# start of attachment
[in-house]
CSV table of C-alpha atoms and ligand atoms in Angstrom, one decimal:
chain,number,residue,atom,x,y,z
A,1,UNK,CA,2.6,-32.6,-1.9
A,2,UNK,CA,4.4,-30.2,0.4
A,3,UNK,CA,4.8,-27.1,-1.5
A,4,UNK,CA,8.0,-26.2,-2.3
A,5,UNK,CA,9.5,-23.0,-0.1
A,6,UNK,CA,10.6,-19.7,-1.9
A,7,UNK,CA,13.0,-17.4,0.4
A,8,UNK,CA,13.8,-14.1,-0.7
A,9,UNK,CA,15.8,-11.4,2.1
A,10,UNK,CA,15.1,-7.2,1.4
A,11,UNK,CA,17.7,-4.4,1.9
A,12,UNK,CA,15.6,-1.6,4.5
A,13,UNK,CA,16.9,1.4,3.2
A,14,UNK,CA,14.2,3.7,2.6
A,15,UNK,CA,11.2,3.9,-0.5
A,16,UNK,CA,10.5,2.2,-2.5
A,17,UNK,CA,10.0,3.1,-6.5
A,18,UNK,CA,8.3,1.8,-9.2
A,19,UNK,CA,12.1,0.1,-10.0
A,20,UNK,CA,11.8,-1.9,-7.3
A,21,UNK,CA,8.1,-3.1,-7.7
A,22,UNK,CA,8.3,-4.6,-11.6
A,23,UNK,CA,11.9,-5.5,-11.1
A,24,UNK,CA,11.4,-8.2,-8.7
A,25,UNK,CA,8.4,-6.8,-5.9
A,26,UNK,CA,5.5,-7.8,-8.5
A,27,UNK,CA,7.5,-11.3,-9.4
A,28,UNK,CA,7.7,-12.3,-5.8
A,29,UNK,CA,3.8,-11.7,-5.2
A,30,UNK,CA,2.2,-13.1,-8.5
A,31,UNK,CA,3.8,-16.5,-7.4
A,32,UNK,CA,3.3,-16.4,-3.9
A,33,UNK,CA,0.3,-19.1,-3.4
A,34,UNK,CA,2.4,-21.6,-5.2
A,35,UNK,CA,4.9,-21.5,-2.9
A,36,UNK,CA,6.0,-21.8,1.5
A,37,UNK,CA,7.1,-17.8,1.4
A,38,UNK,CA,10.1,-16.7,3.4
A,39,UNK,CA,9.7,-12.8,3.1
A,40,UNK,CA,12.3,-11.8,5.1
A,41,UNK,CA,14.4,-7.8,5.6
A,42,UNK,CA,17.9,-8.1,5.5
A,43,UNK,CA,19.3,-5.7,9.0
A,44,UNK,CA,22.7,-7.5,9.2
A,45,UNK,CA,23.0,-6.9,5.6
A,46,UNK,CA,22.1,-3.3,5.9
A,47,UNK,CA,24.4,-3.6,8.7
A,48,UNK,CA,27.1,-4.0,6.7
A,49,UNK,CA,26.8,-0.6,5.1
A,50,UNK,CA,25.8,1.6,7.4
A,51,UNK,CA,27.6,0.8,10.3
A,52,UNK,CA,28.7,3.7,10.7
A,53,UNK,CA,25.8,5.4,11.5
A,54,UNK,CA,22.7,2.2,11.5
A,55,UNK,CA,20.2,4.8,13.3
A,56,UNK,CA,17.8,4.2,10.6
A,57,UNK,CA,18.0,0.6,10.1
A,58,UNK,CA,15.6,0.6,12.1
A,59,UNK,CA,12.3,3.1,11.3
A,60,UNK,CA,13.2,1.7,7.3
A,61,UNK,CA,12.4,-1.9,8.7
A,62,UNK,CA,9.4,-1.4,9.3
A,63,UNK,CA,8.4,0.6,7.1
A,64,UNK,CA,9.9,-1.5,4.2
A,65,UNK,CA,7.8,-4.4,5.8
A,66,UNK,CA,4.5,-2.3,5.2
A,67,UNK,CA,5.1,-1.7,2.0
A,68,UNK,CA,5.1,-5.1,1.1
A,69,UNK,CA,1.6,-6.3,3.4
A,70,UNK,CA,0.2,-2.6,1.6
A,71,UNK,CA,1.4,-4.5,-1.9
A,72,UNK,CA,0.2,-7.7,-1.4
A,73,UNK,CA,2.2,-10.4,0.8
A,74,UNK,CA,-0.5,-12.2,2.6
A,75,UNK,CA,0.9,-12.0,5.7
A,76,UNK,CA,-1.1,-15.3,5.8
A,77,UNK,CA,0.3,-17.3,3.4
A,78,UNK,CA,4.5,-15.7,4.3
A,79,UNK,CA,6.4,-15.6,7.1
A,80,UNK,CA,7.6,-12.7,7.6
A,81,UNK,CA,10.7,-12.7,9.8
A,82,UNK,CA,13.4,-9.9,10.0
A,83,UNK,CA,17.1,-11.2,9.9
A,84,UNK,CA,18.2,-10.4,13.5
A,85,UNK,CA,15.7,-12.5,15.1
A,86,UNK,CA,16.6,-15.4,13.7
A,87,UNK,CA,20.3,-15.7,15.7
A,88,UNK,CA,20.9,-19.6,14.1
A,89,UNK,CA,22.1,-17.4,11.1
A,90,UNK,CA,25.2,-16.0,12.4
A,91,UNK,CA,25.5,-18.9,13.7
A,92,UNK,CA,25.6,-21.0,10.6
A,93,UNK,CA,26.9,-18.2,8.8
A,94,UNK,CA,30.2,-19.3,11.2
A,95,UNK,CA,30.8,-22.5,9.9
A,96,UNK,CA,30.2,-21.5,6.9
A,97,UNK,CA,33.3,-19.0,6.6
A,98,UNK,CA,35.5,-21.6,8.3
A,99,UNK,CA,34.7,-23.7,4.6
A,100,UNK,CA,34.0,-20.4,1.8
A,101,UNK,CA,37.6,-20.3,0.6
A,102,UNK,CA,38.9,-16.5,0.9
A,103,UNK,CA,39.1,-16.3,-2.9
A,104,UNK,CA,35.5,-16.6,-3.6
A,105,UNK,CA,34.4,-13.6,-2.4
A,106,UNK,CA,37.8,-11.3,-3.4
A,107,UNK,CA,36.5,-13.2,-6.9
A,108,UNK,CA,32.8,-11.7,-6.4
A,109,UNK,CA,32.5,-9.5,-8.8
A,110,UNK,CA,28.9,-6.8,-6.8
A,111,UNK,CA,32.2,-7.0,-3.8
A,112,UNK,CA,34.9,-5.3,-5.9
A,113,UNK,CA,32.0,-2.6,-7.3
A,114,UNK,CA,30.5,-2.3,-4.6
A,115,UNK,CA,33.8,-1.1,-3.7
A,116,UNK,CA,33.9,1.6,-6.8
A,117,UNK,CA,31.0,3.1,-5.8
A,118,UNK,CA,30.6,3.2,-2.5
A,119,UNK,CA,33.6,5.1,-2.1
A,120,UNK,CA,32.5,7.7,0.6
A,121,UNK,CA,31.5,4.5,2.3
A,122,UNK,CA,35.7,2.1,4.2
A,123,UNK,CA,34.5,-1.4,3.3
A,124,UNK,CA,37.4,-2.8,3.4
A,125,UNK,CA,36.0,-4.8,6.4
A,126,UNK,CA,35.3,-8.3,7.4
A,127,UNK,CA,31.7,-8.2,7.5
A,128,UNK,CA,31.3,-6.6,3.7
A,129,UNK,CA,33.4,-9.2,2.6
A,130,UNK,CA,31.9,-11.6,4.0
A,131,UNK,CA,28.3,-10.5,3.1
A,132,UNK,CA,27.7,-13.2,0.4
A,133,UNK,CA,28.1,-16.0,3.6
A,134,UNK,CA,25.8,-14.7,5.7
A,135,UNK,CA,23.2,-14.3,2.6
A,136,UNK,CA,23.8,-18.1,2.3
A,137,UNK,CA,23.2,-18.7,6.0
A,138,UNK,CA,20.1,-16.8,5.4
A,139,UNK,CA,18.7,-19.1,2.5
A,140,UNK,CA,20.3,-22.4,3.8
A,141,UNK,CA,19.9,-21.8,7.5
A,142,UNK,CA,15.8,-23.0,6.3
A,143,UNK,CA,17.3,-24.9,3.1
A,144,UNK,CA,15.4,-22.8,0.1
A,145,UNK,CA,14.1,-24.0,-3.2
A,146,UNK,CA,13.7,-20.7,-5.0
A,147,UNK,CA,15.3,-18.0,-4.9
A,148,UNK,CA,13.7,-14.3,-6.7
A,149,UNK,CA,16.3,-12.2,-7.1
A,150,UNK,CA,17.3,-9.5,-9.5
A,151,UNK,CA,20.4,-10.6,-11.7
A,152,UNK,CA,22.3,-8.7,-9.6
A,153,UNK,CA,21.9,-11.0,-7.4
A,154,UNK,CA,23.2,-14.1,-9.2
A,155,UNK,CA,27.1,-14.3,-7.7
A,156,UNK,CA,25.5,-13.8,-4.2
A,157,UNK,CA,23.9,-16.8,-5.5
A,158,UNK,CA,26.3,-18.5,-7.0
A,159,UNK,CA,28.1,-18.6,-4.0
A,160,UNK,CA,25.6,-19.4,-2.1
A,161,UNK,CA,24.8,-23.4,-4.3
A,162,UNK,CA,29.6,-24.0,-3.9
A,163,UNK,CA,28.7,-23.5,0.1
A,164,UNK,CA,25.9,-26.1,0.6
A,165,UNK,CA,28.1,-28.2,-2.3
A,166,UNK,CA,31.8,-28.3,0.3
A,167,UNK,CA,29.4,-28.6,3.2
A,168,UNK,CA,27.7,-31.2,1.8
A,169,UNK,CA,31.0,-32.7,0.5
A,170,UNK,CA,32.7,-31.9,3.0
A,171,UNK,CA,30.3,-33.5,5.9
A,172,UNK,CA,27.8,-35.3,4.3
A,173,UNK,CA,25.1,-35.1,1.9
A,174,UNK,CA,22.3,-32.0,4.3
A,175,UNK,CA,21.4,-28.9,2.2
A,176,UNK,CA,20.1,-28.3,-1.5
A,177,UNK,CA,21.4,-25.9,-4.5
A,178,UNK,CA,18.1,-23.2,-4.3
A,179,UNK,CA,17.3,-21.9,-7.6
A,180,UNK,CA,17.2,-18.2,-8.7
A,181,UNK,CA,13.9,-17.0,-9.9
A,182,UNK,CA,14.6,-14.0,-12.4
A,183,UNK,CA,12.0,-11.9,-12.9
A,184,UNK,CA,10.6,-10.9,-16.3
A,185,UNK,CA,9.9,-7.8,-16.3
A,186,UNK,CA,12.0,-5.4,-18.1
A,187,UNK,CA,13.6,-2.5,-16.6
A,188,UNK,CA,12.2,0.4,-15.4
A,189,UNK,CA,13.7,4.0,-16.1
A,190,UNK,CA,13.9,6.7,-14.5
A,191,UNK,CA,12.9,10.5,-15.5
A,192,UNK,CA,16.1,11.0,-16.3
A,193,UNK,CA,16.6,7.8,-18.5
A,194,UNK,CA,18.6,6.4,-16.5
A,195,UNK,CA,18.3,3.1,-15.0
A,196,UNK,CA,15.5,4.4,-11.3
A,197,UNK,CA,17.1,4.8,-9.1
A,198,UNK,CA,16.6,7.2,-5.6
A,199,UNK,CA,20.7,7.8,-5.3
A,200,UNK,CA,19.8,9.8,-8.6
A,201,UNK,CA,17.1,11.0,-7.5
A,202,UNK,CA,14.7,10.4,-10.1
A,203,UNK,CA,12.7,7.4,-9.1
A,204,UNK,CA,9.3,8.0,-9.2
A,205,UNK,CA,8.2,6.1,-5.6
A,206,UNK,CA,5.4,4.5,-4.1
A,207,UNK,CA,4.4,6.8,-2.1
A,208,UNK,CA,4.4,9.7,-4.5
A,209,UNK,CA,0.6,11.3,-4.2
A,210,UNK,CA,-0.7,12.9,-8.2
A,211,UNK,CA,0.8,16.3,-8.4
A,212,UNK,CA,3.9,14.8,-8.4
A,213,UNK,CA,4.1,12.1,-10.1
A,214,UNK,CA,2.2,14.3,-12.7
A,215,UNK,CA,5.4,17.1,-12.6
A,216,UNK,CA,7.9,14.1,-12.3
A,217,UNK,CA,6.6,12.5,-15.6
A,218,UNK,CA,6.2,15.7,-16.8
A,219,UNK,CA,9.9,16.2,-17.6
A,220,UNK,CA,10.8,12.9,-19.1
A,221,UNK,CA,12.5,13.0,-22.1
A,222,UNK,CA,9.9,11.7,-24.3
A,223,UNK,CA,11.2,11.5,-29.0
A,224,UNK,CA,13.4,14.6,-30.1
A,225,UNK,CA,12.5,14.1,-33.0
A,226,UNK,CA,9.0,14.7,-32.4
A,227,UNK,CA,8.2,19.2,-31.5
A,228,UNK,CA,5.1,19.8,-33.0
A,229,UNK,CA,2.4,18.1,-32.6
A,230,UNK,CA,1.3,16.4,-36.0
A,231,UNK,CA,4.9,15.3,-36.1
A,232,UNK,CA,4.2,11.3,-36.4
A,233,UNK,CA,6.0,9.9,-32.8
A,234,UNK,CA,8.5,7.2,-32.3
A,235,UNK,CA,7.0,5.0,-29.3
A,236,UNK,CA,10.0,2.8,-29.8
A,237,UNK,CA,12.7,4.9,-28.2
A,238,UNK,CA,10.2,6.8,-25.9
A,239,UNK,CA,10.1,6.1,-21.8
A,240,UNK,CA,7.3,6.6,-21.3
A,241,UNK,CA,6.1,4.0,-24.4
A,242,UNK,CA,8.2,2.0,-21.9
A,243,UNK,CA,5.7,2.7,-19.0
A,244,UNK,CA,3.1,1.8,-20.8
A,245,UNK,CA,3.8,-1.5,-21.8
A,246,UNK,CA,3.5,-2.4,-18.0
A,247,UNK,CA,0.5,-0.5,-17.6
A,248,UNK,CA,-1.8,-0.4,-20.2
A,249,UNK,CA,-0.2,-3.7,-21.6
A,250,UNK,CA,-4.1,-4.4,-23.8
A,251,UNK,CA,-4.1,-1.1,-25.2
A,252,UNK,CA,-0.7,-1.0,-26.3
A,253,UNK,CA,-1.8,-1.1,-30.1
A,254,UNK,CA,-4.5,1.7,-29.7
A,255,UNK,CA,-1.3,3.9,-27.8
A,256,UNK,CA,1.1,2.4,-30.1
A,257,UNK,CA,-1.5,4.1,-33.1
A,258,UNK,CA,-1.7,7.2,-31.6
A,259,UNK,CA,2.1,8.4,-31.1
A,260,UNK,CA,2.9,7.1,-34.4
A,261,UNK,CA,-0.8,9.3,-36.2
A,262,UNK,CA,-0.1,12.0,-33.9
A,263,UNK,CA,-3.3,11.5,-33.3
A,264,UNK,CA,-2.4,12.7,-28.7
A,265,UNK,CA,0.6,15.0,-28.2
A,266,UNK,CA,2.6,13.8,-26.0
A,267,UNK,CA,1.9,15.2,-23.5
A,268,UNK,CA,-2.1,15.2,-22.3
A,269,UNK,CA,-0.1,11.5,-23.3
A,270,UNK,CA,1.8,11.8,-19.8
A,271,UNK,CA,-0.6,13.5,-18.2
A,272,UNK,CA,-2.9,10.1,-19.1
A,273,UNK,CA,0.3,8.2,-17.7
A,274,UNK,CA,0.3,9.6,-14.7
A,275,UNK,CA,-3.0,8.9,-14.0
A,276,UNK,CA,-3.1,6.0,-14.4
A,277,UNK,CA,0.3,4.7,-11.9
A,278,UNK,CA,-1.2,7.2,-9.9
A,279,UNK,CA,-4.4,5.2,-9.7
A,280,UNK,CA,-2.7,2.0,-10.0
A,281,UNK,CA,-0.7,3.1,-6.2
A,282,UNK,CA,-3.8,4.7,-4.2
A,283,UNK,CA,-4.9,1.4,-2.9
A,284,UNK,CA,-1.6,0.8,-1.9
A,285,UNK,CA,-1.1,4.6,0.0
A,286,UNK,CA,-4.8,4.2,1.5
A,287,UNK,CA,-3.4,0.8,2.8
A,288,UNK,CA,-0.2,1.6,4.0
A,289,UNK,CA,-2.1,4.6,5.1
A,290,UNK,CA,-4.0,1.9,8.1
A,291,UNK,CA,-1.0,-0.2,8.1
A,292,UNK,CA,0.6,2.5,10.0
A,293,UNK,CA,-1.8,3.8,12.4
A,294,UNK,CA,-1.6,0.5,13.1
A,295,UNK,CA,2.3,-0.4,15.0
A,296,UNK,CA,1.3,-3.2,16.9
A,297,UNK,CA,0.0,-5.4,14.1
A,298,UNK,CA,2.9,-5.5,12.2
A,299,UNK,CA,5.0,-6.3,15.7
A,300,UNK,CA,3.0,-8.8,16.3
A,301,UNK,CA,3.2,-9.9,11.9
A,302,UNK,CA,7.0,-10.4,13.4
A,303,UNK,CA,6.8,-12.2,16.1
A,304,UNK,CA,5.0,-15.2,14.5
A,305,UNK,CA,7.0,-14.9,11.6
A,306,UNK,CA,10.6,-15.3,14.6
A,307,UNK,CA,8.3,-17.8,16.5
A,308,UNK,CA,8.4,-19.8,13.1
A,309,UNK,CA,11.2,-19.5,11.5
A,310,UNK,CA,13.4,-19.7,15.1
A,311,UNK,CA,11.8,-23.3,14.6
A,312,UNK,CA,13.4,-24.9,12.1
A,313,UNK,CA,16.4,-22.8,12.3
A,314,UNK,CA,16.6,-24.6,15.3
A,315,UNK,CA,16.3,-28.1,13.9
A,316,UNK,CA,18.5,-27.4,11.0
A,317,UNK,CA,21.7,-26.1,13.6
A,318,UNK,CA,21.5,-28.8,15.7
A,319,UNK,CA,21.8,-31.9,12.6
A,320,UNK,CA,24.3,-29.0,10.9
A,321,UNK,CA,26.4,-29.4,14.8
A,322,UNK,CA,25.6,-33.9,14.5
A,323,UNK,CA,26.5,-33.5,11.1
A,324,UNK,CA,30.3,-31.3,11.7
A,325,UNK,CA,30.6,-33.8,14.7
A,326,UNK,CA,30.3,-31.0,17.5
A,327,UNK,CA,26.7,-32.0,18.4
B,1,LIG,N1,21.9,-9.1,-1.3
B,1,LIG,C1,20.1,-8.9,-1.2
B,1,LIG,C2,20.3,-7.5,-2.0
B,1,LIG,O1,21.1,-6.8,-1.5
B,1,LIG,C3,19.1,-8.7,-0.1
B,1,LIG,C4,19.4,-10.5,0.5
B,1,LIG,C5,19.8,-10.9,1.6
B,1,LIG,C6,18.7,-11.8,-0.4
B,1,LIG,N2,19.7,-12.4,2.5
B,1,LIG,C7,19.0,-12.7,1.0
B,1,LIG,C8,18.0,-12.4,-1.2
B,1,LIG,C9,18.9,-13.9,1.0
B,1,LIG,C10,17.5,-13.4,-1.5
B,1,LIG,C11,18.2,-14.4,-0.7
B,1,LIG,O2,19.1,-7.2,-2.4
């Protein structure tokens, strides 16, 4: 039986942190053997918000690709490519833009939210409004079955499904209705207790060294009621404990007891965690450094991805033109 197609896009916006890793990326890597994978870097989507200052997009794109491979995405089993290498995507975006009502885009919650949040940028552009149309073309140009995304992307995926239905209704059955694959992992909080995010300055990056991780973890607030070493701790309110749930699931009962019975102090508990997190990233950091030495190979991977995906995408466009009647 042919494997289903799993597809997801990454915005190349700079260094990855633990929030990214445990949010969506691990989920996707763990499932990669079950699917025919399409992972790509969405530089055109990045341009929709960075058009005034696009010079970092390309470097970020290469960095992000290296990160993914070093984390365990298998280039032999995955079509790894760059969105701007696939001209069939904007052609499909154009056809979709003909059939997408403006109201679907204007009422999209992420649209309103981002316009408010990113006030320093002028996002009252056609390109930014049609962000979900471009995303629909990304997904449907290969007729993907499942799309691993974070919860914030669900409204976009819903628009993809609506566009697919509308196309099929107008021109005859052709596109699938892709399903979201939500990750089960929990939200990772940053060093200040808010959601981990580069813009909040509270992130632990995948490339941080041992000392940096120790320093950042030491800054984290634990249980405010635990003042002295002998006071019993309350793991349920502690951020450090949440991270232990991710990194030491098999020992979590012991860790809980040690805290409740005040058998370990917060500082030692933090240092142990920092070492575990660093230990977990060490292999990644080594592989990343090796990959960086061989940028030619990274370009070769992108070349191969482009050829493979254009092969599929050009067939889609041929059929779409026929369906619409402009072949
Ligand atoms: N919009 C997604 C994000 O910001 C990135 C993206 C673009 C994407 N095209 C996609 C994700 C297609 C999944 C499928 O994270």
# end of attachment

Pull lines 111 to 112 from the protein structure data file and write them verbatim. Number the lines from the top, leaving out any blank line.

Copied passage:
A,108,UNK,CA,32.8,-11.7,-6.4
A,109,UNK,CA,32.5,-9.5,-8.8